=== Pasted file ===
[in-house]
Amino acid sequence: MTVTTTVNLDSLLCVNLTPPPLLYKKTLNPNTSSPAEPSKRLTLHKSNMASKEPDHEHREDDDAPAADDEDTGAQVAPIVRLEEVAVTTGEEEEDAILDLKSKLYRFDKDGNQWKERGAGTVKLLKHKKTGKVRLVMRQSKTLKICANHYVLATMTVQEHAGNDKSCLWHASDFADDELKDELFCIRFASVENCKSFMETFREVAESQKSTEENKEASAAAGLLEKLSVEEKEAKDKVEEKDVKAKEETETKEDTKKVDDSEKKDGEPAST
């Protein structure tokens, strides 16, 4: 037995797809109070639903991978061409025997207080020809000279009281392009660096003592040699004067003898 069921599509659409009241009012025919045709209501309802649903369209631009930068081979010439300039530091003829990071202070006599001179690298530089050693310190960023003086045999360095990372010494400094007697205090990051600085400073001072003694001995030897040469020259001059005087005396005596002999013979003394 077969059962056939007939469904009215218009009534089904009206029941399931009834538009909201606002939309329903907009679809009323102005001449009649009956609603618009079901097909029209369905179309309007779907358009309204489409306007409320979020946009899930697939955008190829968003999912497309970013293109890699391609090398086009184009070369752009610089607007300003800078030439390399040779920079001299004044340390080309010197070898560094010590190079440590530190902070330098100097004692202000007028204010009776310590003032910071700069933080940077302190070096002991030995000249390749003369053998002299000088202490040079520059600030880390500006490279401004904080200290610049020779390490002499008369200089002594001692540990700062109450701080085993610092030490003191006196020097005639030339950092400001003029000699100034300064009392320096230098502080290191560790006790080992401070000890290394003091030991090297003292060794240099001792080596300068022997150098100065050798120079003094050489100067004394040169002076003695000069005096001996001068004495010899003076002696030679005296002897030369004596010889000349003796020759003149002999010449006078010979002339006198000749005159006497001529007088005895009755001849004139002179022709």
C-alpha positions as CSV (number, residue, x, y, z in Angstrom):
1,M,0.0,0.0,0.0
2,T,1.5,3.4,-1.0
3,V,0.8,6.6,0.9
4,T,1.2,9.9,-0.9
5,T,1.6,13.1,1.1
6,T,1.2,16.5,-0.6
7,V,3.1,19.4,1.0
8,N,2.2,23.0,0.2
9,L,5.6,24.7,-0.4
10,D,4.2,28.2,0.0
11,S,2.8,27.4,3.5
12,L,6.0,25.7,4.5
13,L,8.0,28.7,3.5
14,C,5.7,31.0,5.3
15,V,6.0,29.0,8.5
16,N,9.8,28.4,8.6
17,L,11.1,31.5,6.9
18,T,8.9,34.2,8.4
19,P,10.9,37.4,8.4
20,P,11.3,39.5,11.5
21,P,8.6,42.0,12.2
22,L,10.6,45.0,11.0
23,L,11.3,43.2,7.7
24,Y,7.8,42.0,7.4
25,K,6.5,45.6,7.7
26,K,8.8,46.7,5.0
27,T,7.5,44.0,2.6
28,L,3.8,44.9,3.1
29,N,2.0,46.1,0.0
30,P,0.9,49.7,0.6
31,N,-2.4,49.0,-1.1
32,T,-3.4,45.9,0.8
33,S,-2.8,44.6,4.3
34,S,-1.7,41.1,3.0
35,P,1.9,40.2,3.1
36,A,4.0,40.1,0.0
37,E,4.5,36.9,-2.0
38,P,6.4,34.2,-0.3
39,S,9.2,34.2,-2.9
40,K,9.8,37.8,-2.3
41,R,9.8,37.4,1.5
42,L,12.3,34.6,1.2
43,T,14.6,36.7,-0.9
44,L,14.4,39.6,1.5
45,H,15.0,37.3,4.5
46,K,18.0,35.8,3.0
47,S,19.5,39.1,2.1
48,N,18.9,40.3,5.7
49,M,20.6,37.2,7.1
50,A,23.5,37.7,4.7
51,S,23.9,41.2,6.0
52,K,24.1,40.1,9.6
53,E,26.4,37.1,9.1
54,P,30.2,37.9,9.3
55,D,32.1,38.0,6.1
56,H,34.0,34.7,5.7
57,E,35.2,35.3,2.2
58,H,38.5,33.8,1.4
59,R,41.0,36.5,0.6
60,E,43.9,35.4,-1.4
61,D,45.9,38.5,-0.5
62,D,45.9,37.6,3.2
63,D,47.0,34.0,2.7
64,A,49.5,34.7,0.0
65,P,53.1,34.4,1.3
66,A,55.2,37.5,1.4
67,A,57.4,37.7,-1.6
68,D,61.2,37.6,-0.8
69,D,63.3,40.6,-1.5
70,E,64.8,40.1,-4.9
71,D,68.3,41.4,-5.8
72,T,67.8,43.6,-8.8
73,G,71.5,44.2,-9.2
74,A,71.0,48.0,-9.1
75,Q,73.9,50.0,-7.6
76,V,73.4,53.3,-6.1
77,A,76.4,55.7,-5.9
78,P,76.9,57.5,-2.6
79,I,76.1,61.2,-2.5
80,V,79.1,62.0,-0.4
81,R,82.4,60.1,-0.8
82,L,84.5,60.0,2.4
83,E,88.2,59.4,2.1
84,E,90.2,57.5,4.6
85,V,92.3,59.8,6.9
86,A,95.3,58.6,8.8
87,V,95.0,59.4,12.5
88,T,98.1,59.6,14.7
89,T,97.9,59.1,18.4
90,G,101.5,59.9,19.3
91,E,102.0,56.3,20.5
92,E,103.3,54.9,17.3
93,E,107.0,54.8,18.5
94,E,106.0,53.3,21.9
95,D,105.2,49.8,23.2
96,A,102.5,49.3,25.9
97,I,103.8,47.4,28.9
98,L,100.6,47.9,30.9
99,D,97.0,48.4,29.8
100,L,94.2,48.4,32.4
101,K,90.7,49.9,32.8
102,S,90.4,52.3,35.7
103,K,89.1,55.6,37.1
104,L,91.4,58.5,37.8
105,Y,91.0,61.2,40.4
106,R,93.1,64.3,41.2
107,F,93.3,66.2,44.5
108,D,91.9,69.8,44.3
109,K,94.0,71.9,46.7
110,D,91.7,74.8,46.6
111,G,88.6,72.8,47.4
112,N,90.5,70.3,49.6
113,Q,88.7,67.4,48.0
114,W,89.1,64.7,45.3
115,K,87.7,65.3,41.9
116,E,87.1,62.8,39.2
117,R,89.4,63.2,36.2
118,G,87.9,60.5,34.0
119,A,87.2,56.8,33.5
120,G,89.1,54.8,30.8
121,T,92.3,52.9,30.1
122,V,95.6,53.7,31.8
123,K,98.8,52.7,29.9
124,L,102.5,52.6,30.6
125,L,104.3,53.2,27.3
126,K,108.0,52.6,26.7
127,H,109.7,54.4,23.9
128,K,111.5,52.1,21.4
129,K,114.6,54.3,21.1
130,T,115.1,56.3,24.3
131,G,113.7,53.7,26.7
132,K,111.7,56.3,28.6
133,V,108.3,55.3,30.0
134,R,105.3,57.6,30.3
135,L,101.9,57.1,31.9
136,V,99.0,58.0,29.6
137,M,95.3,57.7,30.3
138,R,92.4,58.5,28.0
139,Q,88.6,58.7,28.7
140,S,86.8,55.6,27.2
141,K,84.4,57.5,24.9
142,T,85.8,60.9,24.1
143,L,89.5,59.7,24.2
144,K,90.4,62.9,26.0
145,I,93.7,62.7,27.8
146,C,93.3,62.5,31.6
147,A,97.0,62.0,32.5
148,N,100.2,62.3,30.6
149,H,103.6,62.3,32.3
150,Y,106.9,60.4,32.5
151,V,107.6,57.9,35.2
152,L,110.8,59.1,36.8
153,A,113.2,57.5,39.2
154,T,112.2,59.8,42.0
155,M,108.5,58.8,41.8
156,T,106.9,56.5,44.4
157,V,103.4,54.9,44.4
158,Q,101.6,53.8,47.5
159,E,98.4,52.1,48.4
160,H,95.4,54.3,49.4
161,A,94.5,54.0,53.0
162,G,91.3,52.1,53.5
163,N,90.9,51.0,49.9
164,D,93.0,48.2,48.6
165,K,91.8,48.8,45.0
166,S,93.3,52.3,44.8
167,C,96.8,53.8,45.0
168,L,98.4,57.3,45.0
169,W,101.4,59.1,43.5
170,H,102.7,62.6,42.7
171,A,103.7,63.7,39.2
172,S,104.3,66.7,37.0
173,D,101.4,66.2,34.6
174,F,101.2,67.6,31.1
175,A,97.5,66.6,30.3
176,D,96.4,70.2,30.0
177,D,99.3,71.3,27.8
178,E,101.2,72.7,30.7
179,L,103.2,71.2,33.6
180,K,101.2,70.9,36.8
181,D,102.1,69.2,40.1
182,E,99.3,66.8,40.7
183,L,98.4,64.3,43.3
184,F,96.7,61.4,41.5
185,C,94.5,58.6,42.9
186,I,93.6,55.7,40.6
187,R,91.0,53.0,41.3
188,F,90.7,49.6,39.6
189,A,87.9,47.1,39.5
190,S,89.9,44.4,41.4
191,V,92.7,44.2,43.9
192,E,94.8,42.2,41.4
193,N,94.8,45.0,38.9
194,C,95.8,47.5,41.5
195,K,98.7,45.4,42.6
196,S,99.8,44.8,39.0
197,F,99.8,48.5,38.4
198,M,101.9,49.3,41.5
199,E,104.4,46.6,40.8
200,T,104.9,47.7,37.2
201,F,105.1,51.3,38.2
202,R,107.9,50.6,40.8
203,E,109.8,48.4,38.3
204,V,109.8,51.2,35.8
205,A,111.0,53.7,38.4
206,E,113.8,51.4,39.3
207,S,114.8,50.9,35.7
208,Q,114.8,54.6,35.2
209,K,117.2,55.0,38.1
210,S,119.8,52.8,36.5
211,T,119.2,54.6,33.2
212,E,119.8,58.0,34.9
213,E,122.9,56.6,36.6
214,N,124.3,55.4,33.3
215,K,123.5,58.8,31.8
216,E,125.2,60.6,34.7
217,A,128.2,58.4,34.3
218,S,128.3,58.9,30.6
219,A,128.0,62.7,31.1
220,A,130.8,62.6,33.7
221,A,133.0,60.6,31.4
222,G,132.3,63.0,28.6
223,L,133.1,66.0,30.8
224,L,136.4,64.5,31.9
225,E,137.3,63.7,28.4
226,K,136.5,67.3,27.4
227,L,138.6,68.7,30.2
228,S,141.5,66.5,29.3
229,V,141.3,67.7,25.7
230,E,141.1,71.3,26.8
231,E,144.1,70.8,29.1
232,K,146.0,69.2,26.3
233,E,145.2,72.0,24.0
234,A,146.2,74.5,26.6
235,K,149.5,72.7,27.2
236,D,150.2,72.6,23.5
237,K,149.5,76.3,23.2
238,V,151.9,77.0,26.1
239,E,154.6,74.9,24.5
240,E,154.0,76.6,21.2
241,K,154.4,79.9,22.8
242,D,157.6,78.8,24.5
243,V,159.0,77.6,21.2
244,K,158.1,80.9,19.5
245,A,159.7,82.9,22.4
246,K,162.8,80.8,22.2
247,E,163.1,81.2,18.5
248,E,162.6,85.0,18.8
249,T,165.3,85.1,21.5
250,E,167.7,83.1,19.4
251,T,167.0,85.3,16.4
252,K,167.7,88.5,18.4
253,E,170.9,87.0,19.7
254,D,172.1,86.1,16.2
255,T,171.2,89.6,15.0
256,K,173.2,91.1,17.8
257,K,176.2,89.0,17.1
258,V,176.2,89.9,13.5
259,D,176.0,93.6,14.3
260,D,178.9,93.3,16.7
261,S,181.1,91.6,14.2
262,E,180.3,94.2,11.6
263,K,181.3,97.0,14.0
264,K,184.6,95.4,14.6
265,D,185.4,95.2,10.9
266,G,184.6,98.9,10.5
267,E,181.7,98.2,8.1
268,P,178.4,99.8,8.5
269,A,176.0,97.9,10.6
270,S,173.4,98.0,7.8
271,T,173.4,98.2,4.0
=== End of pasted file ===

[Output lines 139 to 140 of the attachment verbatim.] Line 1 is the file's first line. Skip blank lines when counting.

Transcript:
135,L,101.9,57.1,31.9
136,V,99.0,58.0,29.6